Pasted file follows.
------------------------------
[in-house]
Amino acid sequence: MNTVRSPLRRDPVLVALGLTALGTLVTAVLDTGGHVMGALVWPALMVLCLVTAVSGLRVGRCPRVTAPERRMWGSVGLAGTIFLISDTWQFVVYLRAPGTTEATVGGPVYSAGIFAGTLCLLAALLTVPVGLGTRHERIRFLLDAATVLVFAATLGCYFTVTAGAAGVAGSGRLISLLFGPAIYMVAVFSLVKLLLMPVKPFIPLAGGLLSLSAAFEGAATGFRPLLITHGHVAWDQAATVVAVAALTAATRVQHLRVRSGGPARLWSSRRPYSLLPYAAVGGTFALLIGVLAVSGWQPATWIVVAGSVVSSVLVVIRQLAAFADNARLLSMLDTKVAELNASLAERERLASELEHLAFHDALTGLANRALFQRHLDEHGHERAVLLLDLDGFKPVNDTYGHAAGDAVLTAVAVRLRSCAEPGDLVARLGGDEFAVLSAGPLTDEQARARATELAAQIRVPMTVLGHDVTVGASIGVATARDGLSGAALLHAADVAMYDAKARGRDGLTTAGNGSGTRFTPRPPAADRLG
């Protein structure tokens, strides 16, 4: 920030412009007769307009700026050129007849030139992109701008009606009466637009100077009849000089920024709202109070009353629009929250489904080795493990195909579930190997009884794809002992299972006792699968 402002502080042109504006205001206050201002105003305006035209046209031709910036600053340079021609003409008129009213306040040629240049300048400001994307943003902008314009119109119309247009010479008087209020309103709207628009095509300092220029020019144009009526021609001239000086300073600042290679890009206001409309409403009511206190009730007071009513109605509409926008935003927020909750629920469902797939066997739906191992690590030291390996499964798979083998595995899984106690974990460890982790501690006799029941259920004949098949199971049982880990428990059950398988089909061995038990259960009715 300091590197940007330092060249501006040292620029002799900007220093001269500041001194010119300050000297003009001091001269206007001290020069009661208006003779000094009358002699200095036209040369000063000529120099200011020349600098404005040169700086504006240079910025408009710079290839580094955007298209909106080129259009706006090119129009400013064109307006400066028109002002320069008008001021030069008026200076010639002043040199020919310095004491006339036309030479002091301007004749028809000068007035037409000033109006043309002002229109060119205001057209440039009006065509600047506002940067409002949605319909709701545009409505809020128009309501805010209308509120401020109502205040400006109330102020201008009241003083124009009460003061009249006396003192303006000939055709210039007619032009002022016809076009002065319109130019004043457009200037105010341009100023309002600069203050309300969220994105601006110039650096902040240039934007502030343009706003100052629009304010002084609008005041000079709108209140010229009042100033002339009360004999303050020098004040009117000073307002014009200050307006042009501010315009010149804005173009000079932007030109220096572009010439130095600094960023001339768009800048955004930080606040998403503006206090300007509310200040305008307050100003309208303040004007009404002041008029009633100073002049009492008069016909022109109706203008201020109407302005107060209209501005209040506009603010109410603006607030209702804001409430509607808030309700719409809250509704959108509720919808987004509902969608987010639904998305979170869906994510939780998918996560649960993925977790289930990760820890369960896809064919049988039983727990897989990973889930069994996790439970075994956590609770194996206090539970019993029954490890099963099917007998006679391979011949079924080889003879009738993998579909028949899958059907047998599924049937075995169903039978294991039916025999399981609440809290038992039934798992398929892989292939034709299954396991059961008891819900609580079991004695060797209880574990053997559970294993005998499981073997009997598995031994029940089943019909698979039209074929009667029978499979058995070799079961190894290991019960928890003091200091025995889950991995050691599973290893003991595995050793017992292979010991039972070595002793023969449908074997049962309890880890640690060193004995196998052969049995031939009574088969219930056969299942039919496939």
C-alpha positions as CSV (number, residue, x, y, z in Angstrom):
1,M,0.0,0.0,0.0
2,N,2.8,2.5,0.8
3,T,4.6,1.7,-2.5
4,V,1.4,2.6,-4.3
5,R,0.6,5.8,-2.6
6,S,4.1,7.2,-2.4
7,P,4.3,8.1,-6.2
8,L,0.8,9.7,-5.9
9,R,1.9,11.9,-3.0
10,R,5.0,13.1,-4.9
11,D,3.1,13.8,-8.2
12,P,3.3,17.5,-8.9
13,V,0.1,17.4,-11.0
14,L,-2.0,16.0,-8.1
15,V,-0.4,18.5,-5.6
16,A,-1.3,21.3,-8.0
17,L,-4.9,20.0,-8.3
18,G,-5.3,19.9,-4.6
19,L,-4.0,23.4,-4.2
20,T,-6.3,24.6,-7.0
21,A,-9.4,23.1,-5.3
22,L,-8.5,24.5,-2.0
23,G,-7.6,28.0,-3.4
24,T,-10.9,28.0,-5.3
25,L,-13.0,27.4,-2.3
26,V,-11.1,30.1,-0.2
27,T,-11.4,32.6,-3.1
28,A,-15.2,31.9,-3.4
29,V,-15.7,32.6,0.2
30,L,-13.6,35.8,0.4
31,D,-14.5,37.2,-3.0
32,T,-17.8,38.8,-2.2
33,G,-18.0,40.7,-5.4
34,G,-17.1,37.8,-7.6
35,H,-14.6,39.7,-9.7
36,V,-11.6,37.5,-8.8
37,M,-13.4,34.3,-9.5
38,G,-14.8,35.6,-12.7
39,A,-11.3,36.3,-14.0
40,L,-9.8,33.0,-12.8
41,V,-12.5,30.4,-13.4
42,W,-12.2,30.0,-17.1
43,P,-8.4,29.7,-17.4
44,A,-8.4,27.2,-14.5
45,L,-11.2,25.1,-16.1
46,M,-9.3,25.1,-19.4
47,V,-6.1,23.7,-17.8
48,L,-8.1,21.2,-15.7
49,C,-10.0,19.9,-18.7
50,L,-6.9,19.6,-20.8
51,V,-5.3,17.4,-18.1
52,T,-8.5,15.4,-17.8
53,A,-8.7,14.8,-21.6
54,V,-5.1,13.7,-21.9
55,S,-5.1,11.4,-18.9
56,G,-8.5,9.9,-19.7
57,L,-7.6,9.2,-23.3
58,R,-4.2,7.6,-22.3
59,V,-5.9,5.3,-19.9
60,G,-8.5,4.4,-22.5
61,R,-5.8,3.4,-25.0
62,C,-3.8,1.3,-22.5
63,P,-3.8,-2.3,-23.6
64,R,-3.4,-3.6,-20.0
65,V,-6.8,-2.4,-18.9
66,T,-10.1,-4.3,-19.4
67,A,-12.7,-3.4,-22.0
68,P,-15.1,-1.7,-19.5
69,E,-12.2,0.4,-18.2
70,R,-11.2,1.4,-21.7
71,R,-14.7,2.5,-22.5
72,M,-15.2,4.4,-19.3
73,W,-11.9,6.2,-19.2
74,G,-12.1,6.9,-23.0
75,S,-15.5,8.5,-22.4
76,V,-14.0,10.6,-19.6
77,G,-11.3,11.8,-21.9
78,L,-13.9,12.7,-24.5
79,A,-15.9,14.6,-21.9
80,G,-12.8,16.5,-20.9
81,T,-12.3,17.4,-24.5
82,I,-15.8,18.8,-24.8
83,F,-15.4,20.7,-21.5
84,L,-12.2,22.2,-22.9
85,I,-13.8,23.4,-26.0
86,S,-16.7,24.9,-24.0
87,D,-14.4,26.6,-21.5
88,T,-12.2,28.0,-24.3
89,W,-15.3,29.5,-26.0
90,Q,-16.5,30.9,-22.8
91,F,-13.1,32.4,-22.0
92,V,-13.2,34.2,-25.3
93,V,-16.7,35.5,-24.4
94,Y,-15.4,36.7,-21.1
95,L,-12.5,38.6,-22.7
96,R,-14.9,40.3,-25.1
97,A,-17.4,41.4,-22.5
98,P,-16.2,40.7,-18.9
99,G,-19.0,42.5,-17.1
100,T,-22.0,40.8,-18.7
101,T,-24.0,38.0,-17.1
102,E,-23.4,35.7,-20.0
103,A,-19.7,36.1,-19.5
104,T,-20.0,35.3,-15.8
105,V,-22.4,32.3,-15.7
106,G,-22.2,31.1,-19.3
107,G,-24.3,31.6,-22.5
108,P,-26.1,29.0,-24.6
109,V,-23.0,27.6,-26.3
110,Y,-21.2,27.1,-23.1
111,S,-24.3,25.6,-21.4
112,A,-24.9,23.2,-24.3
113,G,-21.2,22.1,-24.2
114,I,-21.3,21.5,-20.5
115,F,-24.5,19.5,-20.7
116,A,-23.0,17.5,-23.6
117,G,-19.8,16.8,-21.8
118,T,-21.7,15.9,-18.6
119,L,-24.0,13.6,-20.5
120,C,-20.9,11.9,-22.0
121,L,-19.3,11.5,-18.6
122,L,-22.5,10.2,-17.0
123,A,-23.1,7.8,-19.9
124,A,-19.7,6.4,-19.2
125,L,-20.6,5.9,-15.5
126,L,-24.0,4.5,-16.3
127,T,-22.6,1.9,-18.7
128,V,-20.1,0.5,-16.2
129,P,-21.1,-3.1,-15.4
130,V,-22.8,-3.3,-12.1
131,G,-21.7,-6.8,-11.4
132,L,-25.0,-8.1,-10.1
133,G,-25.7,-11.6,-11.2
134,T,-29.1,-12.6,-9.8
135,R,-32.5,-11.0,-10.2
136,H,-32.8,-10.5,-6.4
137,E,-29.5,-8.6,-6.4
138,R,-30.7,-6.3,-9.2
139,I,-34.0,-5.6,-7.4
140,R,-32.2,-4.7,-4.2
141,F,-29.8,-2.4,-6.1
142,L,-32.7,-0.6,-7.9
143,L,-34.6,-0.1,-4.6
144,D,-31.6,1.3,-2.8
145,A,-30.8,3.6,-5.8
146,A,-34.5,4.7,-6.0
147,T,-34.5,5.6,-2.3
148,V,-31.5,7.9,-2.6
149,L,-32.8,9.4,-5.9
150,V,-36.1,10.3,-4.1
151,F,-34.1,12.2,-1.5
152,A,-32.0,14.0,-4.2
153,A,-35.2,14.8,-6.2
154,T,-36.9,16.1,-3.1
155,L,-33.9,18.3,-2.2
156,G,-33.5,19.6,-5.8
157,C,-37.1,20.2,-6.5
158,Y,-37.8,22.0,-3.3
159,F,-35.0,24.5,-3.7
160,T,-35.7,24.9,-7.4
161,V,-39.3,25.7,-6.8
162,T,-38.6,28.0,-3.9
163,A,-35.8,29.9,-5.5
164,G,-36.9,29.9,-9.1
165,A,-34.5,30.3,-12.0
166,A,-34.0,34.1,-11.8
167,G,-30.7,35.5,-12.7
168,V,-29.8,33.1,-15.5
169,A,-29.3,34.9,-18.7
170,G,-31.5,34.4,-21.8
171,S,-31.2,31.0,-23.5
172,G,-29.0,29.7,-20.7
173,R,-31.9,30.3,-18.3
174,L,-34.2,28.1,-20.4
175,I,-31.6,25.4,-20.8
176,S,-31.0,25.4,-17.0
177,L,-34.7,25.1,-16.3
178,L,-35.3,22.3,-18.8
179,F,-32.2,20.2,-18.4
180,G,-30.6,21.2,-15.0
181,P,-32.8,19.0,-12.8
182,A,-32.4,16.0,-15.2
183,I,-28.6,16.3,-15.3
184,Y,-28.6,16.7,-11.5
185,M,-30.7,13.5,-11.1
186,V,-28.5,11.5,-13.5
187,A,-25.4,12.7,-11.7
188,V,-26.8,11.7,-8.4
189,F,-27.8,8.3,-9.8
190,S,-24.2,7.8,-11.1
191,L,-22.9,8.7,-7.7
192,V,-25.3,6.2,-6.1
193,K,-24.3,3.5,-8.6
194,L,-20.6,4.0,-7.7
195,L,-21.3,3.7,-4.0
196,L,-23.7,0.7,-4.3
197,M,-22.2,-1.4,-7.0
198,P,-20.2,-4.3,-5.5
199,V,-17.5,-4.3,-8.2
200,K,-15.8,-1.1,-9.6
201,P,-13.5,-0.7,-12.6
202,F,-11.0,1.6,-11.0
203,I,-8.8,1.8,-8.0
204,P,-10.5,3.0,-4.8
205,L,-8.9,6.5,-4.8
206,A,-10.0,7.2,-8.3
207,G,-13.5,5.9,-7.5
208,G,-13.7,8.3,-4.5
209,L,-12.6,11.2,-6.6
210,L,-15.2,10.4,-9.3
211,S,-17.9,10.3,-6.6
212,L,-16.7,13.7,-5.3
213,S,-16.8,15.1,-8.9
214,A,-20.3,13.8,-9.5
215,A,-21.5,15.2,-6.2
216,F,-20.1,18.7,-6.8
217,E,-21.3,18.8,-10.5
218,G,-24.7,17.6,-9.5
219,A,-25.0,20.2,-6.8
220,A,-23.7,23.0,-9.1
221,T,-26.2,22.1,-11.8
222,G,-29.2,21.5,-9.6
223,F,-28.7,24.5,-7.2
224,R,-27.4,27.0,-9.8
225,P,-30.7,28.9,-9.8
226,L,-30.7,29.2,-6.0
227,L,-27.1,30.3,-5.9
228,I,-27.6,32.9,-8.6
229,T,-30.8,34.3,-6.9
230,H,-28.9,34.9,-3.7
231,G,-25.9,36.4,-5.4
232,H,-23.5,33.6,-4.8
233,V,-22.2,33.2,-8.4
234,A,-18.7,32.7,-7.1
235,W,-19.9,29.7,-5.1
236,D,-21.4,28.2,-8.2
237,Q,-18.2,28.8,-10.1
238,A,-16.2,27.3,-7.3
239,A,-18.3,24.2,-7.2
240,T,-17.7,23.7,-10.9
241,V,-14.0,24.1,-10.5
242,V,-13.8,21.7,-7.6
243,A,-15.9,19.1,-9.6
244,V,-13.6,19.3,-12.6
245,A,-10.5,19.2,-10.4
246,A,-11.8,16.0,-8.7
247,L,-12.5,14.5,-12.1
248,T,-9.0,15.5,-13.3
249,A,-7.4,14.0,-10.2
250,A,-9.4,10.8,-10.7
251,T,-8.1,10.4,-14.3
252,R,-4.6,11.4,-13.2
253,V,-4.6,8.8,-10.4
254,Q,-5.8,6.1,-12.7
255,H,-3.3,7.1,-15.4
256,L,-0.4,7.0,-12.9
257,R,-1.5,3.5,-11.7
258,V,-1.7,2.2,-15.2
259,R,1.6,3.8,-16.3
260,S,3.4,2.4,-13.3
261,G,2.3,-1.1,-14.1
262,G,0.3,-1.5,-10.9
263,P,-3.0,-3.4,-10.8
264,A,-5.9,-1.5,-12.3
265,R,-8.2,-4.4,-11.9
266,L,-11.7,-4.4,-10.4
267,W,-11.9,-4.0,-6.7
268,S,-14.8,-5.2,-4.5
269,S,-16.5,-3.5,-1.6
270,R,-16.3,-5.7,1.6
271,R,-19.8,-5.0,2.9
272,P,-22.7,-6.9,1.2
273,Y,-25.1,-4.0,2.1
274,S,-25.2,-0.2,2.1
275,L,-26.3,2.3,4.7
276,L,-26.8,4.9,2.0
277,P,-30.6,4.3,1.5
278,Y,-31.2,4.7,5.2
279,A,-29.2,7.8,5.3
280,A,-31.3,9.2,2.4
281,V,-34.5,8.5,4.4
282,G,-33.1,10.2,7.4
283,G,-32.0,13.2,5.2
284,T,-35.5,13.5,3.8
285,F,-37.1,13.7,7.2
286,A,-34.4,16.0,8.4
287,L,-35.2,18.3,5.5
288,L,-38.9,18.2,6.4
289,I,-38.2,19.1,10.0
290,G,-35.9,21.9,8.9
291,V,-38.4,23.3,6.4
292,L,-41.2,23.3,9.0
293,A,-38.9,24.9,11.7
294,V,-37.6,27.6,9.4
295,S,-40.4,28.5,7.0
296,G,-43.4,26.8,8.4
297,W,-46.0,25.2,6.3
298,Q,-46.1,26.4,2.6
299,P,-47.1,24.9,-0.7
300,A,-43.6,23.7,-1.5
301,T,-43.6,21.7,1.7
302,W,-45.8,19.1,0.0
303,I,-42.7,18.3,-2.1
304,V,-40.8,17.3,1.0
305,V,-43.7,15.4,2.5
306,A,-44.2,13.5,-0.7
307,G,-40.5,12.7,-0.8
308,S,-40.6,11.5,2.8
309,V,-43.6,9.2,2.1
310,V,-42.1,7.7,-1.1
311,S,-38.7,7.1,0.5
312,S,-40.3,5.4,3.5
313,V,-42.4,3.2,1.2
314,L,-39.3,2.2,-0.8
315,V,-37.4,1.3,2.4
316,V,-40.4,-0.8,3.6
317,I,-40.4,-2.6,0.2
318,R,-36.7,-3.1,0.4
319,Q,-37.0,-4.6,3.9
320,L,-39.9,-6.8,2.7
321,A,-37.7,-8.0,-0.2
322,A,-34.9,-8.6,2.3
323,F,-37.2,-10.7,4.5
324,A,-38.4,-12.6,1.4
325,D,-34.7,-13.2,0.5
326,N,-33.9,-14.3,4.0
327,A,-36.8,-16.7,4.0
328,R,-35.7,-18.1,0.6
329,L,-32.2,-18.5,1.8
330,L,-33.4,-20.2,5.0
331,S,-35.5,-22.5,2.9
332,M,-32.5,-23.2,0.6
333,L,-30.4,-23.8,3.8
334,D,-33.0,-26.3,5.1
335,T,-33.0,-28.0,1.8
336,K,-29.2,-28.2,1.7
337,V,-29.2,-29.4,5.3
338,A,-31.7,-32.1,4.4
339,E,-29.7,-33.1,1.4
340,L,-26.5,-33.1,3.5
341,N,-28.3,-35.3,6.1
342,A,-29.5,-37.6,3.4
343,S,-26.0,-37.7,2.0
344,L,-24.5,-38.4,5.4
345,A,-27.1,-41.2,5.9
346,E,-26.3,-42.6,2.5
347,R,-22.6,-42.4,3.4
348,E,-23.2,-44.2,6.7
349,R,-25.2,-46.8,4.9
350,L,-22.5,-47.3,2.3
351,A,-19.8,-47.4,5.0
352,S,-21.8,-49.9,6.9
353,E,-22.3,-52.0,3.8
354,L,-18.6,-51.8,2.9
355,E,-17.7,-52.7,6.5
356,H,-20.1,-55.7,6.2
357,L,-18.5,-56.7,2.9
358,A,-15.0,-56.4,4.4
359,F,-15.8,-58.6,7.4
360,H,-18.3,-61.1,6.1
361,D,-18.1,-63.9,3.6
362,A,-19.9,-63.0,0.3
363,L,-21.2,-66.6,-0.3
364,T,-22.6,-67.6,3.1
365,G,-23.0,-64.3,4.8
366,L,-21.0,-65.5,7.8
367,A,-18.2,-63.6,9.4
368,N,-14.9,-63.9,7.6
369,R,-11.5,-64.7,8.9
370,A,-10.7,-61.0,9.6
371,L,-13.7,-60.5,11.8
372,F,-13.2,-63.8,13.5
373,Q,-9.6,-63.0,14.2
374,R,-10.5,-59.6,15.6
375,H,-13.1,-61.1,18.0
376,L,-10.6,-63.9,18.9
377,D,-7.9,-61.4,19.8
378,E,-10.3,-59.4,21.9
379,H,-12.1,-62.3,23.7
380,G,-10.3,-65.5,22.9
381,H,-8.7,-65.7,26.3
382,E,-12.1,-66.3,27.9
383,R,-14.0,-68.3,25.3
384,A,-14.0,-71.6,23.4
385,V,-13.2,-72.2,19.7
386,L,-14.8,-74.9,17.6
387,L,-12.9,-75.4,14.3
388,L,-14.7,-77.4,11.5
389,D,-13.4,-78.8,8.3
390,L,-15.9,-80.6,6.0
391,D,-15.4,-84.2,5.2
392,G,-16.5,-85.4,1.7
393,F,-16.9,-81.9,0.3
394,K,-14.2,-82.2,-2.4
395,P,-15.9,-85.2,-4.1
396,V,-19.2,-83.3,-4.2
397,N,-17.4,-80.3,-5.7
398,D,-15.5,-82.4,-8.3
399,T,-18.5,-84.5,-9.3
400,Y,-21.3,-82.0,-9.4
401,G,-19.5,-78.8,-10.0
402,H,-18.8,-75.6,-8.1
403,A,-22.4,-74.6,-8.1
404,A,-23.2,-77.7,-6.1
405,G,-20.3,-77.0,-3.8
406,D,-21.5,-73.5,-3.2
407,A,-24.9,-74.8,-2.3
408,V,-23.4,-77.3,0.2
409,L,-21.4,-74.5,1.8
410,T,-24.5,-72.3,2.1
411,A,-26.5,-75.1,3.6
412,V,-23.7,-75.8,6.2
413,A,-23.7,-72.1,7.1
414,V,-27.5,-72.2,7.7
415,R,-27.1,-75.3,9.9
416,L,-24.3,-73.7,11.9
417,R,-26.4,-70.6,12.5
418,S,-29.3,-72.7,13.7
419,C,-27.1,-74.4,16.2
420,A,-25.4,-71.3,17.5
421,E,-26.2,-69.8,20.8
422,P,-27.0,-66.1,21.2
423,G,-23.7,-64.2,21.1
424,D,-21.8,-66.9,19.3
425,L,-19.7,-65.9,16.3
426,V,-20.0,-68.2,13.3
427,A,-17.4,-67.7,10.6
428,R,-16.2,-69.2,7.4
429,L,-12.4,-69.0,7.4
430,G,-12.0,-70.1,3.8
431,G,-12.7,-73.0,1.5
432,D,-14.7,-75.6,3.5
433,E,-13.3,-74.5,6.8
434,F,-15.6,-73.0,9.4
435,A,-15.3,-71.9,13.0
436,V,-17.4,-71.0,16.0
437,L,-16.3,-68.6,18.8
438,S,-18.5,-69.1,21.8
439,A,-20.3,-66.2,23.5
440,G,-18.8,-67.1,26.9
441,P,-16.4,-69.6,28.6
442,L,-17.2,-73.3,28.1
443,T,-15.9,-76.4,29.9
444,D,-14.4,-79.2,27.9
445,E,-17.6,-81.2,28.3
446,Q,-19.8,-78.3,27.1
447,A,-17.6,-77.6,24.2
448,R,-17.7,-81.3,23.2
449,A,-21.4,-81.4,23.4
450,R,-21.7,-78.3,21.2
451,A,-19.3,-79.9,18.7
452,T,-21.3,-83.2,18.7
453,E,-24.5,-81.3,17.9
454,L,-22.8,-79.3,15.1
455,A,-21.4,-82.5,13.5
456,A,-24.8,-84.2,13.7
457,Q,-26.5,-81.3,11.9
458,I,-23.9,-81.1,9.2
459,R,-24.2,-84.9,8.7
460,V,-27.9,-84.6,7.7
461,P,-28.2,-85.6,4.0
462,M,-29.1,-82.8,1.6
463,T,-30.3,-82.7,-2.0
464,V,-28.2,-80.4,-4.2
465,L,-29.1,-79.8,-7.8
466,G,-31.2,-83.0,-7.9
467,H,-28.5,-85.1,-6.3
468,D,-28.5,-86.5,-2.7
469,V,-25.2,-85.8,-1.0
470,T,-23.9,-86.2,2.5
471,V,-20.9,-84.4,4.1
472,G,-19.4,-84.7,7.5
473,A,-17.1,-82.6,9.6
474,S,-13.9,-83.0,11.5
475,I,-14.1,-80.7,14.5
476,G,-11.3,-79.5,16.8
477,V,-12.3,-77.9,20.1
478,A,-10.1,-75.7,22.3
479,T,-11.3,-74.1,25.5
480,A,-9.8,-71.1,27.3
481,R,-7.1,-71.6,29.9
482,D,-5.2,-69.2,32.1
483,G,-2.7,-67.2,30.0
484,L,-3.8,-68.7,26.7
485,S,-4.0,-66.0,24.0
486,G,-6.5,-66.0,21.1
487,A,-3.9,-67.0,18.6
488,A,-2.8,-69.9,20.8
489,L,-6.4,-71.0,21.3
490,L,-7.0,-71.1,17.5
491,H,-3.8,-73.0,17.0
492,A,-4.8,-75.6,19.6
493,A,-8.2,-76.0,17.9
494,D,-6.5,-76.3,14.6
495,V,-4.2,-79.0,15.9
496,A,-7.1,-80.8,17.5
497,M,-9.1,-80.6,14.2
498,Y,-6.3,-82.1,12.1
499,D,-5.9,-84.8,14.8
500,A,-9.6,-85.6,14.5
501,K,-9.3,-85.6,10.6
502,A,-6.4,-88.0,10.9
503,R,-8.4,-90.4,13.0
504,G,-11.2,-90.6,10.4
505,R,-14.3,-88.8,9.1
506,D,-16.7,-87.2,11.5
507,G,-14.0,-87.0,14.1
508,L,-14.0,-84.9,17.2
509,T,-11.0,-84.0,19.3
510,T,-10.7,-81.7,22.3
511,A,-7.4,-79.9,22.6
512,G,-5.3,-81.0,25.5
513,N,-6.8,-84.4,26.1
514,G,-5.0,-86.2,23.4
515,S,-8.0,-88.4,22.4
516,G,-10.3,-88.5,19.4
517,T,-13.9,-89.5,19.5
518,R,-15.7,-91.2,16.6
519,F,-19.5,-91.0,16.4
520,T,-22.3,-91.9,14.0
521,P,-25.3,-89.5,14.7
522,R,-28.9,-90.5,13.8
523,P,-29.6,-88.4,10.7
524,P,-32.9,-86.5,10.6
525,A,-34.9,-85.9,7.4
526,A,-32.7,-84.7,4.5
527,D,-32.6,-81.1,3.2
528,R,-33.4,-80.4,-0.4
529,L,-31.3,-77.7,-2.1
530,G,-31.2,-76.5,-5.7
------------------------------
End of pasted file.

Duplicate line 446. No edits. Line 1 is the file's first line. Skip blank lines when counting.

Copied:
442,L,-17.2,-73.3,28.1